Fall 2009 / Issues / Poetry 2009 / Volume 40

Hades Tailgating — Jesse Dunstan

A friend of mine died

singing Sinatra’s “My Way”.

Didn’t look so autonomous to me;

tubes exiting every orifice; more like a

marionette, tangled up in his own strings.

We work after midnight, my partner and I,

when most debtors are asleep and unsuspecting.

We get-around in a pale Ford Mustang,

‘PLEASE WASH ME’ written in dirt on the rear window.

Most of the time it’s me talking, him swerving to hit rabbits:

Hindus say Death rides a black buffalo,

uses a lasso to round up his victims….

Then Death’s a cowboy, he realizes,

his massive arm sailing out the window, like you and me.

People reckon us thieves,

as though what we’re stealing

were rightfully theirs in the first place.

Others aim to kill us, like that old lady

with the shank taped to the end of her cane,

stabbing at me through the passenger side window

as I struggled to rig her car with my screwdriver.

I could hear my partner laughing clear across the street.

We go out drinking and he shows the gals

the stretch marks on his lower back.

Says he was attacked by a mountain lion.

Meanwhile, I’m slumped over the bar

like a wet coat, always watching the clock.

Realists like me take their whiskey straight.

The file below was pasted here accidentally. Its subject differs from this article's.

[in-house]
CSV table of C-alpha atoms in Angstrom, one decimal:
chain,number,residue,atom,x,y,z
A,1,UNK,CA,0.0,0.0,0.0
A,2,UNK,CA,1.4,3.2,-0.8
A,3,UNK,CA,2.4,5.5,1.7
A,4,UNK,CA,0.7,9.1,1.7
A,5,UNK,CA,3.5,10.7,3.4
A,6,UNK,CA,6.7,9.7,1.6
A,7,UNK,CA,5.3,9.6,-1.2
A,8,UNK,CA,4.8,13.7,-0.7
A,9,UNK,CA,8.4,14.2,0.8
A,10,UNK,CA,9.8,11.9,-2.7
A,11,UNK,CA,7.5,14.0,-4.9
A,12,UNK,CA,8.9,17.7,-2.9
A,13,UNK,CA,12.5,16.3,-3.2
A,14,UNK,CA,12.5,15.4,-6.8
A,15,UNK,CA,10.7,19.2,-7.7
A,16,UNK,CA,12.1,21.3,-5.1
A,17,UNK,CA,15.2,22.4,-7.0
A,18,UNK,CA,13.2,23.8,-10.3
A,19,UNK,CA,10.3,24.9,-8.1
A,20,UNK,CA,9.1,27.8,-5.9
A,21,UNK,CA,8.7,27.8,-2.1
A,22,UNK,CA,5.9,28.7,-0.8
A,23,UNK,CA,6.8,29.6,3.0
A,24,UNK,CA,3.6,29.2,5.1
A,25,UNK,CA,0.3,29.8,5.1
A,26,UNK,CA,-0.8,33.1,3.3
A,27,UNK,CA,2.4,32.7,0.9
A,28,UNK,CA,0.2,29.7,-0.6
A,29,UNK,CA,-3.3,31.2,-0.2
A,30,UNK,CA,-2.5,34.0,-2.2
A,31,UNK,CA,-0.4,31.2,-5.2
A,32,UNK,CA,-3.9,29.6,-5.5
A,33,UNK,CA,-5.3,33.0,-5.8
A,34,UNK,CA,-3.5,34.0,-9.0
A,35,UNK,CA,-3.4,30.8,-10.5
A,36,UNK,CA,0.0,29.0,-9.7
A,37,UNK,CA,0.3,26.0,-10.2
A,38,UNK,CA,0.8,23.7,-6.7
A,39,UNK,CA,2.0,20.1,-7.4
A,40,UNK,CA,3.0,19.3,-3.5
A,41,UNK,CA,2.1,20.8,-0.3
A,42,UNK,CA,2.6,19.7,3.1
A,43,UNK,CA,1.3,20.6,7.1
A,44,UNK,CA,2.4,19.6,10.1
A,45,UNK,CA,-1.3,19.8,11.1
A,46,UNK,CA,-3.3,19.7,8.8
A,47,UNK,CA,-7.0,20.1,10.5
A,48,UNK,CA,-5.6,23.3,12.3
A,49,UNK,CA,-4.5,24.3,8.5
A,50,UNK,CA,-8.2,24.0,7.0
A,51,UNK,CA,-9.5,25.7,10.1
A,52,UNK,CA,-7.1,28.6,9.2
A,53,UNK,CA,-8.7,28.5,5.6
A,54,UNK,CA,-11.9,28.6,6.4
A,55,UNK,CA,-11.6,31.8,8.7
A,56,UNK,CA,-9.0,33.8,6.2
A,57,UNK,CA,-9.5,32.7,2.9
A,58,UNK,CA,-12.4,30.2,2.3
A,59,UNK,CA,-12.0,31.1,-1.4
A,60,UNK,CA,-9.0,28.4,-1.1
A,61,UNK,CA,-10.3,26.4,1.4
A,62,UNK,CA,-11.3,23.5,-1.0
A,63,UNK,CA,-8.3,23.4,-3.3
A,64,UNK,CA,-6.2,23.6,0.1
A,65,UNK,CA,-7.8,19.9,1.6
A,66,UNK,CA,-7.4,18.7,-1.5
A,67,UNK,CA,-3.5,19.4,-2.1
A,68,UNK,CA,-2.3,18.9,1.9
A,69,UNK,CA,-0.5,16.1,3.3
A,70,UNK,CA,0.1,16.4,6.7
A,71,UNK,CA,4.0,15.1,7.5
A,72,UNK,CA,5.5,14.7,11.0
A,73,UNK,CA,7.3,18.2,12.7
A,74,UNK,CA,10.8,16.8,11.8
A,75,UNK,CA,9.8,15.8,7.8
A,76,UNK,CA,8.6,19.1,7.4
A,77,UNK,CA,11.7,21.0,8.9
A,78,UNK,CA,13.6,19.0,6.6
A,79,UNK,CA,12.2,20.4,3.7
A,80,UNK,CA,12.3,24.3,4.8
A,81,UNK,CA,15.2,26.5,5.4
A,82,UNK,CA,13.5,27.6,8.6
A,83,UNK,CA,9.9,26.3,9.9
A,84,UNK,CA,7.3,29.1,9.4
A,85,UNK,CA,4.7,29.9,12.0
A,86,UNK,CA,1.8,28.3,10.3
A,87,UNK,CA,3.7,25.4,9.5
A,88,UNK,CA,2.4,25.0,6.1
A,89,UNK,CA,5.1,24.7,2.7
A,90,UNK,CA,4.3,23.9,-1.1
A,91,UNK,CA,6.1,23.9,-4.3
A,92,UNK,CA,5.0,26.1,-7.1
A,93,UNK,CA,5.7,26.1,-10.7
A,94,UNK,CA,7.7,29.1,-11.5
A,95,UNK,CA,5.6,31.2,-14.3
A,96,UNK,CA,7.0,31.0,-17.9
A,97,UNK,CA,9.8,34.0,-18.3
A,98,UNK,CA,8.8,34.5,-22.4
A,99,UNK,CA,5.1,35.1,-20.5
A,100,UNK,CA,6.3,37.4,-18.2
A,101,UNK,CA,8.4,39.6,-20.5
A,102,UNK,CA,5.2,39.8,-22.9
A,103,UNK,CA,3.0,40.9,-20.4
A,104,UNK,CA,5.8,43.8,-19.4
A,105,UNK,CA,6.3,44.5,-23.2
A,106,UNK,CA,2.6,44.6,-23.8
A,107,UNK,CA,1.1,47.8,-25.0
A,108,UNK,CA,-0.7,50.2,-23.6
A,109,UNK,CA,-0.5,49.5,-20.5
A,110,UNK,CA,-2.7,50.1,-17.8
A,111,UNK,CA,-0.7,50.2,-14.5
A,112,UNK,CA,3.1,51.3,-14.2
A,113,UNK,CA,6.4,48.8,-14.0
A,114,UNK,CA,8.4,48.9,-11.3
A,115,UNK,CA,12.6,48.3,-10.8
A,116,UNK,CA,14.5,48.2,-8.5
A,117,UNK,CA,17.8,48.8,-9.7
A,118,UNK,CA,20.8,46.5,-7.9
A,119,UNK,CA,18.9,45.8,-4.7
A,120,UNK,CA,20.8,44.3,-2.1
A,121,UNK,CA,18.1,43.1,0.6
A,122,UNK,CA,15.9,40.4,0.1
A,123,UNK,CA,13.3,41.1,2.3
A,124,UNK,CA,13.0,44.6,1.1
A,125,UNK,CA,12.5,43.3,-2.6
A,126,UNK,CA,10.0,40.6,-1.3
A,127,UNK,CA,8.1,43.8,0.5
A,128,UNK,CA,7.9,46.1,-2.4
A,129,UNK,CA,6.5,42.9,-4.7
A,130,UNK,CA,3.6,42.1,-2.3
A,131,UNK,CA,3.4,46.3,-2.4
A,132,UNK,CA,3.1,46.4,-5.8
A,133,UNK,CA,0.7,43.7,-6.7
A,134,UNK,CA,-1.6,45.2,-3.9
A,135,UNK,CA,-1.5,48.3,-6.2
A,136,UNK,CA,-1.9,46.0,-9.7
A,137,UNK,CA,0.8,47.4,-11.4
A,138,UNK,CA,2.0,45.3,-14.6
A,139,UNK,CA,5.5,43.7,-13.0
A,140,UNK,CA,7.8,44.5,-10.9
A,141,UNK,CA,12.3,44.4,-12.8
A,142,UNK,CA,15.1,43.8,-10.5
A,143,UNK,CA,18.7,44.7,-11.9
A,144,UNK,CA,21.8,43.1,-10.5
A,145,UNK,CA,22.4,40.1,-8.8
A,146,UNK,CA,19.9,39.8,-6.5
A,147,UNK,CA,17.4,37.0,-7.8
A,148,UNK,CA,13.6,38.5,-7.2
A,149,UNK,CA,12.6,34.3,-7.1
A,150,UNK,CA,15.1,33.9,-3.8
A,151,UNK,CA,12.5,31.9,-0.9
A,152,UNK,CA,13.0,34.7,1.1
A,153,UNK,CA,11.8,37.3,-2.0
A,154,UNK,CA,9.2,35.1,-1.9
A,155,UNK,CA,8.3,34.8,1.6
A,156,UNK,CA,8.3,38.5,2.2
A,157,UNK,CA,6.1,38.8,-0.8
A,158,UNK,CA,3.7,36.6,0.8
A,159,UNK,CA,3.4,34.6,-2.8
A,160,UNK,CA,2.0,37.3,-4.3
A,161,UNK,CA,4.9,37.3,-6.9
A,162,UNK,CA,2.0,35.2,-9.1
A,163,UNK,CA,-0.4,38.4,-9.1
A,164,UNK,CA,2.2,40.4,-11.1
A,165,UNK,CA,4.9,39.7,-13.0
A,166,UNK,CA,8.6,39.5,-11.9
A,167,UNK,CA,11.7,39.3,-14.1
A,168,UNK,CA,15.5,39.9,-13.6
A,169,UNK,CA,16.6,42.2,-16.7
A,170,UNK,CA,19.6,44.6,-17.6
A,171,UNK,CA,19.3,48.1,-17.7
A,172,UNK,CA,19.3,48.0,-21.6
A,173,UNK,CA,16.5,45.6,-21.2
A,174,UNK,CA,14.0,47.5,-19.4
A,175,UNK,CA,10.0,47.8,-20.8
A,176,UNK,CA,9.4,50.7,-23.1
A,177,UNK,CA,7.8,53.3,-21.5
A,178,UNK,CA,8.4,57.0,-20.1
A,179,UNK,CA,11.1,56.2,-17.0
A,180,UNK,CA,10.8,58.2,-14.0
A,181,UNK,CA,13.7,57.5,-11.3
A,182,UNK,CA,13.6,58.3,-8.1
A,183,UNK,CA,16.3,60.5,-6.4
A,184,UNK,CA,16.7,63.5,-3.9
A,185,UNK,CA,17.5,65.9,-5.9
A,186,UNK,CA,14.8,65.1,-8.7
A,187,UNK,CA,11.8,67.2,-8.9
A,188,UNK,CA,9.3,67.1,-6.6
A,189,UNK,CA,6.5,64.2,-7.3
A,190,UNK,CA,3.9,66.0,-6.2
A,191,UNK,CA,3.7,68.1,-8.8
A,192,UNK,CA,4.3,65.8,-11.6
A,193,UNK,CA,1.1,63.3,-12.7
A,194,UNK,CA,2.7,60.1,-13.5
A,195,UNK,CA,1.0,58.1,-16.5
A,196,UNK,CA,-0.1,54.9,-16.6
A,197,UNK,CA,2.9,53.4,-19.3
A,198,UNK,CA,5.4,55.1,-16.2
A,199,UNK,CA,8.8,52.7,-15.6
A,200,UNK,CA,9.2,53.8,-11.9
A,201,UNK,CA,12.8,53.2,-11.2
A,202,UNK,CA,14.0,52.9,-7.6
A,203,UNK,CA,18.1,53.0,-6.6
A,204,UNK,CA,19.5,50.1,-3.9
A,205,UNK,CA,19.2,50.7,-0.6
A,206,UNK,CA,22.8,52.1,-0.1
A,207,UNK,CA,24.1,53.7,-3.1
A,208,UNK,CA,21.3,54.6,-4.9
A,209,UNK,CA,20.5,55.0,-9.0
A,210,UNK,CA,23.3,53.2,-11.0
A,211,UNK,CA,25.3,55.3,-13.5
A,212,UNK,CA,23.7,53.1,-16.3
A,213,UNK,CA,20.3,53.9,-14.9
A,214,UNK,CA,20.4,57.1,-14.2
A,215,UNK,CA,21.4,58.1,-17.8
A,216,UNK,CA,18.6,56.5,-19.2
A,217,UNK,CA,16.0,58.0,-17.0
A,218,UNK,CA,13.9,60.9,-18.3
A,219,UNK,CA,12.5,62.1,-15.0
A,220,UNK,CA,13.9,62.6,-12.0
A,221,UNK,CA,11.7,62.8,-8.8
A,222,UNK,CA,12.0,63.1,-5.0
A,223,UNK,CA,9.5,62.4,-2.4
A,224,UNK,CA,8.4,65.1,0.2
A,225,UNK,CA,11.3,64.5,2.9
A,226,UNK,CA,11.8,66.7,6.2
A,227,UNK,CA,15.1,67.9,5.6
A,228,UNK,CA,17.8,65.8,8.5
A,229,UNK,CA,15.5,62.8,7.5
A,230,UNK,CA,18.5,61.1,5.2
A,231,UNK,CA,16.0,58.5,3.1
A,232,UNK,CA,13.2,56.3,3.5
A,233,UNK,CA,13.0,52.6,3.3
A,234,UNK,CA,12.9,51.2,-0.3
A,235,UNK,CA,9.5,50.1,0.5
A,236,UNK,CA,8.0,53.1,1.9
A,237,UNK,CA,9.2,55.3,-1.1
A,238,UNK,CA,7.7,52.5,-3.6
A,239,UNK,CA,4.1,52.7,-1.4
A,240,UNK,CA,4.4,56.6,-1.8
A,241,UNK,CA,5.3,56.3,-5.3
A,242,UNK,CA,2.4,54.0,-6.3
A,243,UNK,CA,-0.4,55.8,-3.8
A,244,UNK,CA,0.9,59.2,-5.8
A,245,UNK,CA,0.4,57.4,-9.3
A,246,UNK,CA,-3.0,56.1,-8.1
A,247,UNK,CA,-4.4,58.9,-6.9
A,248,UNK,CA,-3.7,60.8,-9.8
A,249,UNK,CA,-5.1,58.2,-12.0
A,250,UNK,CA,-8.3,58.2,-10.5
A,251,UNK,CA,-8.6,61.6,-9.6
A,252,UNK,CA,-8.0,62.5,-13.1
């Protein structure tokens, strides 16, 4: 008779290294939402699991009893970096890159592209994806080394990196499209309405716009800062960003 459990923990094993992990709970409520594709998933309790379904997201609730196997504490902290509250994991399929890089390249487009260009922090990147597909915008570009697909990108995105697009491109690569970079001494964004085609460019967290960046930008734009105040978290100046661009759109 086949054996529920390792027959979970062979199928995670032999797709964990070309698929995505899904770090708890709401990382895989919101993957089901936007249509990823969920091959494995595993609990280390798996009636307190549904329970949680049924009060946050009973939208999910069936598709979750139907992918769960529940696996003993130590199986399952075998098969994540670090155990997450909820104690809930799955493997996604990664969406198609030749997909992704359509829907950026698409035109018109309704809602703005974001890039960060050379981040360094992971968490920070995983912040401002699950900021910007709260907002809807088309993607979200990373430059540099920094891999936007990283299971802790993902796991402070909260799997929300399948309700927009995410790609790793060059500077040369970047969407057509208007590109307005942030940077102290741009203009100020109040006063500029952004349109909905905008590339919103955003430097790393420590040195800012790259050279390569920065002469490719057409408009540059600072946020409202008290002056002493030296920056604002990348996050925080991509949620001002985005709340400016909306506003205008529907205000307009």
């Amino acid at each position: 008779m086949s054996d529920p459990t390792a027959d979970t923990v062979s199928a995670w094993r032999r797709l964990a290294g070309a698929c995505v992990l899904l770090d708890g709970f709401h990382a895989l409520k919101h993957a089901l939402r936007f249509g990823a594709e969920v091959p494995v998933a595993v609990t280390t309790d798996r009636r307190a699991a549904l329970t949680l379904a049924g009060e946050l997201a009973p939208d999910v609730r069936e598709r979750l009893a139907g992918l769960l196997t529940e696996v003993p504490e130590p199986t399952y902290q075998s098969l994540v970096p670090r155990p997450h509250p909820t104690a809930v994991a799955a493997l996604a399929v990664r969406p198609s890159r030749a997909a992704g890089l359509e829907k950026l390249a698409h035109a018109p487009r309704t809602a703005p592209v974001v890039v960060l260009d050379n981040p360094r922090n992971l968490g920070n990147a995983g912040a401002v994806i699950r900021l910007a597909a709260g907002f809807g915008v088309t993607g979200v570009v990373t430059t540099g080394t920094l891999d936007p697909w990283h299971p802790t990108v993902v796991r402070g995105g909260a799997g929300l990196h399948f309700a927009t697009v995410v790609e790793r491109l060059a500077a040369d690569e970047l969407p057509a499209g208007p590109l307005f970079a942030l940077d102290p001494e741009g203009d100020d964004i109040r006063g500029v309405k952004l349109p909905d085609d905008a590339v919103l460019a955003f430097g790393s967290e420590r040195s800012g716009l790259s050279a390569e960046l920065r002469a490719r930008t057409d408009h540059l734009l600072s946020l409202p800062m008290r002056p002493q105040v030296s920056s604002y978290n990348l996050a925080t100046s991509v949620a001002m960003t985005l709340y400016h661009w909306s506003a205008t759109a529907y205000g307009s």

Morning comes and I visit the church

where I was baptized as a kid,

only now it’s a 99¢ store.

There’s a section in the back

where you can find switchblades

and lighters with naked ladies on them.

I set myself down on a curb out front,

asphalt hotter that a seat in hell.

A little girl passes, tugging on her Mother’s dress.

Mommy, she asks, what’s wrong with that man?

And I almost wish Mommy had answered,

because I too would like to know.

But If there be angels

eavesdropping over those amorphous

balconies of clouds, I’ll have them know:

when the ‘Repo-Man’ comes for me–

that intrepid specter of death–

whether with slim-jim or scythe–

he can have what he came for.

I won’t fuss or fight

or bite off a piece of his forearm

like that cannibalistic mother-of-three did to me.

I only aim to ask, before I turn up my toes,

if I may pause and take a moment

to say I’m sorry for a few things.

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